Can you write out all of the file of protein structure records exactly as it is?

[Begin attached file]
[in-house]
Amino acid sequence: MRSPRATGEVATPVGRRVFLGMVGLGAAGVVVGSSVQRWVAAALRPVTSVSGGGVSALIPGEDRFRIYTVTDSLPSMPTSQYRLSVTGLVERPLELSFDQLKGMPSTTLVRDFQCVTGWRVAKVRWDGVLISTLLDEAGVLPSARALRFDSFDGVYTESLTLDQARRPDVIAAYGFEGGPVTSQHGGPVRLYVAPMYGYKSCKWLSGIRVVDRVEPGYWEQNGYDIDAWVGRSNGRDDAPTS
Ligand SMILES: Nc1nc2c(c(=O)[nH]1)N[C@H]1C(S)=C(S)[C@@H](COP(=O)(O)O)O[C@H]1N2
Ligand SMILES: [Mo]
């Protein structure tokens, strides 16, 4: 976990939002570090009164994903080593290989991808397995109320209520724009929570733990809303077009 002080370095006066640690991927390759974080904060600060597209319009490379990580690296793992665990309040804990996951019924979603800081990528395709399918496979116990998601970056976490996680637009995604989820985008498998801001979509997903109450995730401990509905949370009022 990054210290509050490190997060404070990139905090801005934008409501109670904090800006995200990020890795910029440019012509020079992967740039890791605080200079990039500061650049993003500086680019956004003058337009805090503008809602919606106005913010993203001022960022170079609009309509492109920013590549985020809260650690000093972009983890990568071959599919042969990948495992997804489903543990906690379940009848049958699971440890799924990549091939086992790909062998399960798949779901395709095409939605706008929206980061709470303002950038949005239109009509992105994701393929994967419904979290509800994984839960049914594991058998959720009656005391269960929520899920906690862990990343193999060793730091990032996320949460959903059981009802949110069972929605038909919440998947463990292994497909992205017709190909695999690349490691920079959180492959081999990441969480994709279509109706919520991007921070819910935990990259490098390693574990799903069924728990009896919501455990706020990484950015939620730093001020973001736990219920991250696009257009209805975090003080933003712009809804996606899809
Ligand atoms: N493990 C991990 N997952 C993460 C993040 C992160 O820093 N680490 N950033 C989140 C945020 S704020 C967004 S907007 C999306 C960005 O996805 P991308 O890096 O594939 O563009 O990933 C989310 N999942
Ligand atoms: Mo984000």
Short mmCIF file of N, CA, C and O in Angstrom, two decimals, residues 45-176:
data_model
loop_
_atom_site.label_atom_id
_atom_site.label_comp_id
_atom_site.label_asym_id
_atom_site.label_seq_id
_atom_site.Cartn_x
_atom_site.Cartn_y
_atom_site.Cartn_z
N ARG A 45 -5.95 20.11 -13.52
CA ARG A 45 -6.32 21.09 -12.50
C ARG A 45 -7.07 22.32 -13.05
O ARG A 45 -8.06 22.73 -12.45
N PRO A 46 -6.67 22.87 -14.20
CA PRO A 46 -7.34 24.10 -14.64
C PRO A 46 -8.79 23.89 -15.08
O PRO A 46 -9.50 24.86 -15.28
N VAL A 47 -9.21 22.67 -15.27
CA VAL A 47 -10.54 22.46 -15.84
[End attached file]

[in-house]
Amino acid sequence: MRSPRATGEVATPVGRRVFLGMVGLGAAGVVVGSSVQRWVAAALRPVTSVSGGGVSALIPGEDRFRIYTVTDSLPSMPTSQYRLSVTGLVERPLELSFDQLKGMPSTTLVRDFQCVTGWRVAKVRWDGVLISTLLDEAGVLPSARALRFDSFDGVYTESLTLDQARRPDVIAAYGFEGGPVTSQHGGPVRLYVAPMYGYKSCKWLSGIRVVDRVEPGYWEQNGYDIDAWVGRSNGRDDAPTS
Ligand SMILES: Nc1nc2c(c(=O)[nH]1)N[C@H]1C(S)=C(S)[C@@H](COP(=O)(O)O)O[C@H]1N2
Ligand SMILES: [Mo]
């Protein structure tokens, strides 16, 4: 976990939002570090009164994903080593290989991808397995109320209520724009929570733990809303077009 002080370095006066640690991927390759974080904060600060597209319009490379990580690296793992665990309040804990996951019924979603800081990528395709399918496979116990998601970056976490996680637009995604989820985008498998801001979509997903109450995730401990509905949370009022 990054210290509050490190997060404070990139905090801005934008409501109670904090800006995200990020890795910029440019012509020079992967740039890791605080200079990039500061650049993003500086680019956004003058337009805090503008809602919606106005913010993203001022960022170079609009309509492109920013590549985020809260650690000093972009983890990568071959599919042969990948495992997804489903543990906690379940009848049958699971440890799924990549091939086992790909062998399960798949779901395709095409939605706008929206980061709470303002950038949005239109009509992105994701393929994967419904979290509800994984839960049914594991058998959720009656005391269960929520899920906690862990990343193999060793730091990032996320949460959903059981009802949110069972929605038909919440998947463990292994497909992205017709190909695999690349490691920079959180492959081999990441969480994709279509109706919520991007921070819910935990990259490098390693574990799903069924728990009896919501455990706020990484950015939620730093001020973001736990219920991250696009257009209805975090003080933003712009809804996606899809
Ligand atoms: N493990 C991990 N997952 C993460 C993040 C992160 O820093 N680490 N950033 C989140 C945020 S704020 C967004 S907007 C999306 C960005 O996805 P991308 O890096 O594939 O563009 O990933 C989310 N999942
Ligand atoms: Mo984000």
Short mmCIF file of N, CA, C and O in Angstrom, two decimals, residues 45-176:
data_model
loop_
_atom_site.label_atom_id
_atom_site.label_comp_id
_atom_site.label_asym_id
_atom_site.label_seq_id
_atom_site.Cartn_x
_atom_site.Cartn_y
_atom_site.Cartn_z
N ARG A 45 -5.95 20.11 -13.52
CA ARG A 45 -6.32 21.09 -12.50
C ARG A 45 -7.07 22.32 -13.05
O ARG A 45 -8.06 22.73 -12.45
N PRO A 46 -6.67 22.87 -14.20
CA PRO A 46 -7.34 24.10 -14.64
C PRO A 46 -8.79 23.89 -15.08
O PRO A 46 -9.50 24.86 -15.28
N VAL A 47 -9.21 22.67 -15.27
CA VAL A 47 -10.54 22.46 -15.84